BLITZER:  Because, as you know, here in the United States there's a big debate on allowing Syrian refugees into the United States.  About 1,500 so far have been accepted.  The administration said that 10,000 will be able to come in.  Do you believe the U.S. is doing enough to help Syrian refugees?

ABDULLAH:  Well, we have been challenged recently because there's 12,000 or 14,000 refugees across our border on the eastern side that have not been allowed to come in except for very strict screening.  Part of the problem is they come from the north of Syria, from Raqqa and Hasakah.  And Hasakeh is the heartland of where ISIS is, as we know that there are ISIS members inside those camps.  And we have tremendous pressure from NGOs and other countries that keep telling us that we have to let them in.  We vet about 50 to 100 every day, and we do have our government, our military, and our hospitals, as well as NGOs on the other side looking after them.  But the pressure we get from the international community saying, look, you've only got 1.2.  So from a- a humanitarian point of view and a moral point of view, you can't question our, our determination.  But these, this particular group has a major red flag when it comes to our security.  And so we're being very, very careful on that.  And so I tend to understand when other countries are concerned.  But at the same time, we can't ignore the plight of refugees, and we have to let people in.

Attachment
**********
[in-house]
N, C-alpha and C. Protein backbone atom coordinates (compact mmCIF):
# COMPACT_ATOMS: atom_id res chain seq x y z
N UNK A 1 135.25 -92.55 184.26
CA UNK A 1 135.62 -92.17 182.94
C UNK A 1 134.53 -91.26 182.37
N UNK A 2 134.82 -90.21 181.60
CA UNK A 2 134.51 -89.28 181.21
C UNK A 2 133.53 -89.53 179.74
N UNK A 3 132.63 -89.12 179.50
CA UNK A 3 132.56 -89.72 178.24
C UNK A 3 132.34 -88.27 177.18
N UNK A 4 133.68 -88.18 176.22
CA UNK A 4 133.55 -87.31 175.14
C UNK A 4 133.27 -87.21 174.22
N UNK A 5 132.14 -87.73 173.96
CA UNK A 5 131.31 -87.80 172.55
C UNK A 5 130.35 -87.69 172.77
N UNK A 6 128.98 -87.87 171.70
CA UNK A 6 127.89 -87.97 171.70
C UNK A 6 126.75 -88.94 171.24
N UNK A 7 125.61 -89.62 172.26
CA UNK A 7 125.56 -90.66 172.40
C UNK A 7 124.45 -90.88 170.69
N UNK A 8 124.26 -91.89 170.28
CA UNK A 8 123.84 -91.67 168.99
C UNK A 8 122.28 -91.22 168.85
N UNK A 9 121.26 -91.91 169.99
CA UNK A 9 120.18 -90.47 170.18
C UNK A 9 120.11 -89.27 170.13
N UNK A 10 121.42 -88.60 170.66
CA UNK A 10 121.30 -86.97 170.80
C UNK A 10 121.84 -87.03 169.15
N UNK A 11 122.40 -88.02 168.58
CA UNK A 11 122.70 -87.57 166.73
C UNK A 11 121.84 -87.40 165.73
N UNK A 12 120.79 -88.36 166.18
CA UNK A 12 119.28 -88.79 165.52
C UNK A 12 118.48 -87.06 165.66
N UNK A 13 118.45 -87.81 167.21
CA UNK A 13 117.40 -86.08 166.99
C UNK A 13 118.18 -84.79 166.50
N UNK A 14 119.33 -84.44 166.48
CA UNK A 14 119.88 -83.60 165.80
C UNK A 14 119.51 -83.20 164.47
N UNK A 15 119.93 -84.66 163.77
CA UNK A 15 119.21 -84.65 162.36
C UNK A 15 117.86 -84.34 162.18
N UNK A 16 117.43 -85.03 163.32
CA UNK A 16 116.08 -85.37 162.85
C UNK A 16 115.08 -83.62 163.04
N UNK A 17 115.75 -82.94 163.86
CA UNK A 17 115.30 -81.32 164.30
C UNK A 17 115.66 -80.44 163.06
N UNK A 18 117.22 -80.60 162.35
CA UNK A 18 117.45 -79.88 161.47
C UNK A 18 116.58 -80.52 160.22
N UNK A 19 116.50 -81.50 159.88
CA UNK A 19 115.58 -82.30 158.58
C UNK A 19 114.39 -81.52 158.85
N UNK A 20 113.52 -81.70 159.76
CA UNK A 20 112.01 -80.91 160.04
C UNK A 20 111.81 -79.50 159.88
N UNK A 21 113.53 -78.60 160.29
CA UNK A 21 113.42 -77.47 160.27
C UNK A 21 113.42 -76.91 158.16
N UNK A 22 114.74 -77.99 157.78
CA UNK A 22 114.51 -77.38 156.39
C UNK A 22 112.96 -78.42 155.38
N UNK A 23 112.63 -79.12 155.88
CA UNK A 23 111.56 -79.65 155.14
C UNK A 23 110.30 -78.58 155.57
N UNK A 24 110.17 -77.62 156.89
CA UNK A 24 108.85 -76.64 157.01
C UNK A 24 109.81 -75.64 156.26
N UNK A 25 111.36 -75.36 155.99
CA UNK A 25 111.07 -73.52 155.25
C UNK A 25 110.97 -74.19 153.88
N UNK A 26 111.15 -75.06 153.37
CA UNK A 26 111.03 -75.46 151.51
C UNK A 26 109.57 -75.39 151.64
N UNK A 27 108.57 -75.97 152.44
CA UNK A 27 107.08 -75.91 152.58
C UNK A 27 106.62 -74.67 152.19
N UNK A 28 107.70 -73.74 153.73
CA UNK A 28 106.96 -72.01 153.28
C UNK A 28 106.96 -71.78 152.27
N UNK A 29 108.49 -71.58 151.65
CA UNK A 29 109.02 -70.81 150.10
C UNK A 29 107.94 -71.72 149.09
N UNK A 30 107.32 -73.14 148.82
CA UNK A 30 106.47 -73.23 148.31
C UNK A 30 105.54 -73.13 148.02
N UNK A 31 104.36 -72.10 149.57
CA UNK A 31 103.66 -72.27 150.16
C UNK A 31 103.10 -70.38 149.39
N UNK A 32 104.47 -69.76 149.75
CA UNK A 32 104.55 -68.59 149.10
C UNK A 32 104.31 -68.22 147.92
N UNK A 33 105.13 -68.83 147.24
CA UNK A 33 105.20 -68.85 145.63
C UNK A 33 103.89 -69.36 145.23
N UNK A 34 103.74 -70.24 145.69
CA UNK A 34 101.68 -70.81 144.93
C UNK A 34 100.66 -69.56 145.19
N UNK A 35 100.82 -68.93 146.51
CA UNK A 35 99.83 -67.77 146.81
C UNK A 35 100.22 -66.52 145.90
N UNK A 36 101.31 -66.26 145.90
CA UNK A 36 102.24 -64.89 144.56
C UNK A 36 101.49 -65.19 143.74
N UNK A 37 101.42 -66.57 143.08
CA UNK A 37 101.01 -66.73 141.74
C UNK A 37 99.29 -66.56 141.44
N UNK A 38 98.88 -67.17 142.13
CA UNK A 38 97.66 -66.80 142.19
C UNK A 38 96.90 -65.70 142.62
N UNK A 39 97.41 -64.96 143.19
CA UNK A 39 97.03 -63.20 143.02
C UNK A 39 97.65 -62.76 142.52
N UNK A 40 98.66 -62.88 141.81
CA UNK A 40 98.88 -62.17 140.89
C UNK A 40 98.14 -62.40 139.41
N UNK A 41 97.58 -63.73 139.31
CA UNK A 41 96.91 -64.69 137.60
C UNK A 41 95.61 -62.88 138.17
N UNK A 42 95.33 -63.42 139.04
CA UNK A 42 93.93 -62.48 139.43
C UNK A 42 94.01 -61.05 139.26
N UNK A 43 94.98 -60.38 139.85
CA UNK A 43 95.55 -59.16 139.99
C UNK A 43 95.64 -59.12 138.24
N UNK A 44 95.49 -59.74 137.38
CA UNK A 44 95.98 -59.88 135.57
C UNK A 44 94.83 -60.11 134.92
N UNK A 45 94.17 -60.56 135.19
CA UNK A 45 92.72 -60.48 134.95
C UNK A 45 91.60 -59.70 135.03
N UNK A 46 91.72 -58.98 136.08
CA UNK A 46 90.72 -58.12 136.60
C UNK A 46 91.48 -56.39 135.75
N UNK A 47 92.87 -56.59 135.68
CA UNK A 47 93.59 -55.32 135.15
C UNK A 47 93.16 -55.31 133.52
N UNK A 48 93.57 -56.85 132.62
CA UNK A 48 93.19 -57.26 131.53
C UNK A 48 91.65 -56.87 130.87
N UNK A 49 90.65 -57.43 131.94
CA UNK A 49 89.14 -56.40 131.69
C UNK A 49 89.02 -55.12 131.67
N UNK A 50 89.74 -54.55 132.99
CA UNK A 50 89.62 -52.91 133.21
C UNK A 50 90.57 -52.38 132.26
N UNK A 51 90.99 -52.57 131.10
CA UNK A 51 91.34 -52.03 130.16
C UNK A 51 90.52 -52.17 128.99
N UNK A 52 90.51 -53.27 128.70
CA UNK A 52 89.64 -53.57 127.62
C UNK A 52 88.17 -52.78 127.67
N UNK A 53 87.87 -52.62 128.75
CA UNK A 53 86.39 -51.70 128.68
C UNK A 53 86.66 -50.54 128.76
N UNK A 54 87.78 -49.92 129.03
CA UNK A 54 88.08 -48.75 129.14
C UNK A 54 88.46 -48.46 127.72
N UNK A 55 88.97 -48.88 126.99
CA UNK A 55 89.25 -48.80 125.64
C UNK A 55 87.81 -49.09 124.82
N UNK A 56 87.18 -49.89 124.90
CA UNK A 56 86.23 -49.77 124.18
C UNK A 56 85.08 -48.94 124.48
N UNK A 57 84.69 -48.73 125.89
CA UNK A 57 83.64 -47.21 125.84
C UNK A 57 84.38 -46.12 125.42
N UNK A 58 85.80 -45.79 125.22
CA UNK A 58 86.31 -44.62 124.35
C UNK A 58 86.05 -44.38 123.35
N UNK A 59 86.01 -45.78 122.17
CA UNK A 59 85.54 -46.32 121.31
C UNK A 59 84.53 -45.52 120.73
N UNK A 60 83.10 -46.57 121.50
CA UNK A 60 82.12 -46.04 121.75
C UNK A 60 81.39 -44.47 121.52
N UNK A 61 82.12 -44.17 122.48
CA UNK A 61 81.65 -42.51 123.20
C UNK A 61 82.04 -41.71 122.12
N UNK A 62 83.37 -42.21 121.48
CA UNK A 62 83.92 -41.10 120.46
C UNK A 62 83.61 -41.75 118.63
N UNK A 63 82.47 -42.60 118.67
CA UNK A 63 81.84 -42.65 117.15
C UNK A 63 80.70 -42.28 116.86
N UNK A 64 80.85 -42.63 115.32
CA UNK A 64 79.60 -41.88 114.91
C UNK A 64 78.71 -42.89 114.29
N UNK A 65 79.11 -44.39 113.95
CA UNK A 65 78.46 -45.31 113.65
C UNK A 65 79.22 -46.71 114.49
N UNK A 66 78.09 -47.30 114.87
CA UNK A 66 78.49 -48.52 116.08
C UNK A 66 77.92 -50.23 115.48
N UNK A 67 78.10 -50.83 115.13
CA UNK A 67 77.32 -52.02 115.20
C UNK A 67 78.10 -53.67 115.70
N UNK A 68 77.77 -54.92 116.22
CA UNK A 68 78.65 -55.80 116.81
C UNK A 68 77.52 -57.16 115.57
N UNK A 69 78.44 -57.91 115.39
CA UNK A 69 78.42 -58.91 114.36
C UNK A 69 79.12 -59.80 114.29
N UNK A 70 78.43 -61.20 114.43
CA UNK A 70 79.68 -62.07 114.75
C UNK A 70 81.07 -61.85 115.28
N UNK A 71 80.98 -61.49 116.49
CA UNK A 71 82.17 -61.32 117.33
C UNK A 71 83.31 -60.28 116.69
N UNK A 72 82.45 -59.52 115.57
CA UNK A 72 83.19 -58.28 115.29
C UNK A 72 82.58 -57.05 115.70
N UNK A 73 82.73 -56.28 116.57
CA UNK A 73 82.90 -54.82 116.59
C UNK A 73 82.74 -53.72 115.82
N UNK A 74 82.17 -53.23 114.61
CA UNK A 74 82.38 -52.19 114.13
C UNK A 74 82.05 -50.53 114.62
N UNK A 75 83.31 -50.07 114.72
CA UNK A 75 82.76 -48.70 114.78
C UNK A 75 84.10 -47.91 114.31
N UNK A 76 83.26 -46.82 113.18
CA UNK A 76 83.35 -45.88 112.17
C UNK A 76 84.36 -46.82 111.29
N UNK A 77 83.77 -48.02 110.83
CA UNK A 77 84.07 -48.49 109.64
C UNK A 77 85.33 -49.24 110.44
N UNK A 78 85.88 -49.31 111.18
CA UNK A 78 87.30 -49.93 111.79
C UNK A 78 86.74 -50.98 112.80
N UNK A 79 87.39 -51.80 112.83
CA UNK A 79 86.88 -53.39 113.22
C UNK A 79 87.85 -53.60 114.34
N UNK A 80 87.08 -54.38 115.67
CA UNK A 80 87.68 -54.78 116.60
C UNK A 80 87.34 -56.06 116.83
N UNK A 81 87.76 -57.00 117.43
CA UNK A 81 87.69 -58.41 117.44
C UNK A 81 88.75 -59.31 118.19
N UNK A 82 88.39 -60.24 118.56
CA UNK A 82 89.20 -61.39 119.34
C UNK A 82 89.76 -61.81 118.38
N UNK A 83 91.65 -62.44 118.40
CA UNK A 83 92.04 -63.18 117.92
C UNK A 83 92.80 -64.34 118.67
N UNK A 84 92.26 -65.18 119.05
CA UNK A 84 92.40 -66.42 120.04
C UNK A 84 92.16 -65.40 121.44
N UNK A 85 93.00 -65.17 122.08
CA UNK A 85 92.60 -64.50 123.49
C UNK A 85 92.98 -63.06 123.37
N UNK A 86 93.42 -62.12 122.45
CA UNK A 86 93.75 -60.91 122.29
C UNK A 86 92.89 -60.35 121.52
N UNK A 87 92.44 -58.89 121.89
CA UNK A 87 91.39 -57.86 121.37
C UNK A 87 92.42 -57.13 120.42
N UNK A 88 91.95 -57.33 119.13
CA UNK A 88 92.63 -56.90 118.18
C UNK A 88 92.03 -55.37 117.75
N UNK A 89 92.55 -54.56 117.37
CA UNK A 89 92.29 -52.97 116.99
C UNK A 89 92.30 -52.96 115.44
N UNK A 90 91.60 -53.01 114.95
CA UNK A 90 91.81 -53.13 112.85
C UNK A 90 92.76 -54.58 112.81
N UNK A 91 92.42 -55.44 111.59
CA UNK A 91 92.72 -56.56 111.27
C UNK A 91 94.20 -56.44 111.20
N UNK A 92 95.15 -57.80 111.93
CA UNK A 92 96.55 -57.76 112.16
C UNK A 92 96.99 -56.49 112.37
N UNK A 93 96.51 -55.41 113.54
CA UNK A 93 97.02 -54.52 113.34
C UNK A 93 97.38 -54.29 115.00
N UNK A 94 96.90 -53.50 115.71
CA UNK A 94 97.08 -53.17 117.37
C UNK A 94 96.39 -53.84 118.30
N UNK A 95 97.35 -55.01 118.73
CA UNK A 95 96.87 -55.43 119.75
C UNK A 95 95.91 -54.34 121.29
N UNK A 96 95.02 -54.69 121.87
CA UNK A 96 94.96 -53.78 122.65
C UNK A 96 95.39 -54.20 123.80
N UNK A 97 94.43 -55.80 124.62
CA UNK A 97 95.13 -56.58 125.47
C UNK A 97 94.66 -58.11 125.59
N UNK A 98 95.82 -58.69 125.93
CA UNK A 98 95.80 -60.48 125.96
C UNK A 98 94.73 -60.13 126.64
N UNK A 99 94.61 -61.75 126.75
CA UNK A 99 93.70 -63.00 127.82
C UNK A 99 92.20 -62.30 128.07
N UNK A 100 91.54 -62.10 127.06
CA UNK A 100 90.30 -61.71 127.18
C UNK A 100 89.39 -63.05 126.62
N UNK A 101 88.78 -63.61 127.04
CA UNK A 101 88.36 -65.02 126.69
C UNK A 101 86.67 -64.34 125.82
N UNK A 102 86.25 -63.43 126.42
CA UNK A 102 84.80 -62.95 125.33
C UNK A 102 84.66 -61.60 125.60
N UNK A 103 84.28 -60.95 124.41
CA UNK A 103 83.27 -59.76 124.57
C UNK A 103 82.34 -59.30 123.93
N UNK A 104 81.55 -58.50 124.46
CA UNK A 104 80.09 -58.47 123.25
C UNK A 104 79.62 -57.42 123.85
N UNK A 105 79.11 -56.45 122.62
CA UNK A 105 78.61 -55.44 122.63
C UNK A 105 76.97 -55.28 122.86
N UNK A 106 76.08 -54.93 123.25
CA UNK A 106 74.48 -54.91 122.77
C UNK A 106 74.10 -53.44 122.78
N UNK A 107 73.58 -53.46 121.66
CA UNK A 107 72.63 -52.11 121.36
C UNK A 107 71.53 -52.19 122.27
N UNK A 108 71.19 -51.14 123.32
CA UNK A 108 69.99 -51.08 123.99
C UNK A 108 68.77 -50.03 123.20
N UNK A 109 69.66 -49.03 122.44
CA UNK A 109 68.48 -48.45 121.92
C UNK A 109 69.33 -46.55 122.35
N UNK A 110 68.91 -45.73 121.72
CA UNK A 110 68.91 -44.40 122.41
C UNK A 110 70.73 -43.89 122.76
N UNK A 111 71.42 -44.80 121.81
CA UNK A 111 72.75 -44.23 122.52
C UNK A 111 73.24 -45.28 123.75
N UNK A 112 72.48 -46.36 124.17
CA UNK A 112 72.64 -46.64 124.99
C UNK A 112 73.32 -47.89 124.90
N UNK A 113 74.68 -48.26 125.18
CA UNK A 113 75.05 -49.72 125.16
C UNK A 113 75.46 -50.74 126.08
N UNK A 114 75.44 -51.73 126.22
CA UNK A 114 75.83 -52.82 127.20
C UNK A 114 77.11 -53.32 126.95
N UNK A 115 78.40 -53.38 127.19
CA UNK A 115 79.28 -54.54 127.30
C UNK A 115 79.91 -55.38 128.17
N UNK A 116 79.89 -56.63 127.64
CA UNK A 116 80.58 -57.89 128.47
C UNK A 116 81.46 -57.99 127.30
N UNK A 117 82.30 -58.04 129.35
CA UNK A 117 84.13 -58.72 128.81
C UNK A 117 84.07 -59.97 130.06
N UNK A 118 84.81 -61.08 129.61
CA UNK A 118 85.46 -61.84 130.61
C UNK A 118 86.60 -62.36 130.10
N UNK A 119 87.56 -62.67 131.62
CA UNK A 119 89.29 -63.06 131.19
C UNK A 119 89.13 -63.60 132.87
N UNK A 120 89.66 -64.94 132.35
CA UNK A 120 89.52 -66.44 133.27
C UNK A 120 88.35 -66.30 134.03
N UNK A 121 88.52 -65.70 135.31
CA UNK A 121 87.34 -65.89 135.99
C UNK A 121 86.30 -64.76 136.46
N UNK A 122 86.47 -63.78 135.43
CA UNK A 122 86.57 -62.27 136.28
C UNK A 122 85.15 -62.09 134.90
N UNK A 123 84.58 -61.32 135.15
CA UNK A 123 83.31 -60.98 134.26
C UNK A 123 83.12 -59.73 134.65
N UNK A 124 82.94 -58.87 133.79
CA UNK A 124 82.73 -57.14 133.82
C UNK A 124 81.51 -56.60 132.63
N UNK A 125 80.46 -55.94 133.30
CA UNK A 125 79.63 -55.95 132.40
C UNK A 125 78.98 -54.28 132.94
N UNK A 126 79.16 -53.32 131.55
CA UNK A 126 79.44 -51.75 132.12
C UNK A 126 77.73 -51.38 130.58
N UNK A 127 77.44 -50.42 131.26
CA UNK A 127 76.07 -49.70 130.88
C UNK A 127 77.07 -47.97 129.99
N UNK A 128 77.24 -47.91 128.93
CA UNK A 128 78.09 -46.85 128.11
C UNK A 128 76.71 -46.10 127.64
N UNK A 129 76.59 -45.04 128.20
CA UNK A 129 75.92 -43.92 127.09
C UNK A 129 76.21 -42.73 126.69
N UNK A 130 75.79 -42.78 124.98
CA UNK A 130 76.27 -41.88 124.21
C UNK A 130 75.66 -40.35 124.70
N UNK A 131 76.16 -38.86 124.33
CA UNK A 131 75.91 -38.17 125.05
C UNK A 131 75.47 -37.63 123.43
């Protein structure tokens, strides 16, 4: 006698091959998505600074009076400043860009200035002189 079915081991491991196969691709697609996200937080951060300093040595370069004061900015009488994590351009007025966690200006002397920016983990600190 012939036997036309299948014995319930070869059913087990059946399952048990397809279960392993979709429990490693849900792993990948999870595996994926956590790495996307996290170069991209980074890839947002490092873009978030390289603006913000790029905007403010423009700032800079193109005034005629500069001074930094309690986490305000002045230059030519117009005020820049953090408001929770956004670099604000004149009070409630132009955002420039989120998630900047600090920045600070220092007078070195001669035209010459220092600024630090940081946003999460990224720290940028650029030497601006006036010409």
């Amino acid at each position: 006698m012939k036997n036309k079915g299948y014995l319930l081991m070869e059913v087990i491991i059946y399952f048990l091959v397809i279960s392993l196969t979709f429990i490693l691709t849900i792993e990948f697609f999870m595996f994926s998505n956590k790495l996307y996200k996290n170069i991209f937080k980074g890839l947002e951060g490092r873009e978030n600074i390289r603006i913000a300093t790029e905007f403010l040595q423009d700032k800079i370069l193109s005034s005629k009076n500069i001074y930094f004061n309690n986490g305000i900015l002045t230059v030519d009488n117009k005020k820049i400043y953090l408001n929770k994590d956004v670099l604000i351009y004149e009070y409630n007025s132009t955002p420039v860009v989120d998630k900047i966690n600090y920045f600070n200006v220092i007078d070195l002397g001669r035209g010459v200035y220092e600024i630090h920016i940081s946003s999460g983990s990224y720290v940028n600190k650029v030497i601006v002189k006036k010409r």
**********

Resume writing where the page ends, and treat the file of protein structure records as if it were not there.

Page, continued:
BLITZER:  What's your reaction to Donald Trump saying that there should be a temporary ban on Muslims coming into the United States until the U.S. can figure out what's going on?
ABDULLAH:  Well, I think that's the same challenge that we're being pushed to at the moment with, with the group that we're talking about.  We're saying to those, you know, we've had this comment given to us by the United States, that we need to allow these refugees into the country.  So we're going back to the United States, where these comments have been made, saying we understand.  We are trying to bring people in, but we're trying to make sure that the mechanisms are put in place.  Make sure - it's never going to be foolproof, but we're going to try and make it as, as sterile as possible.  And, like I said, we're accepting 50 to 100 every day from an area that we know is a major danger.  Obviously, it's those that are ill, the elderly, women and children.  I know some people can be callous and say let all the women in.  But as we saw in California and as we've seen in Paris recently, women unfortunately have been part in terms of organization of terror strikes.  But we can't ignore them and just keep refugees isolated.  So you've just got to be smart and you've got to, you've got to think of the heart.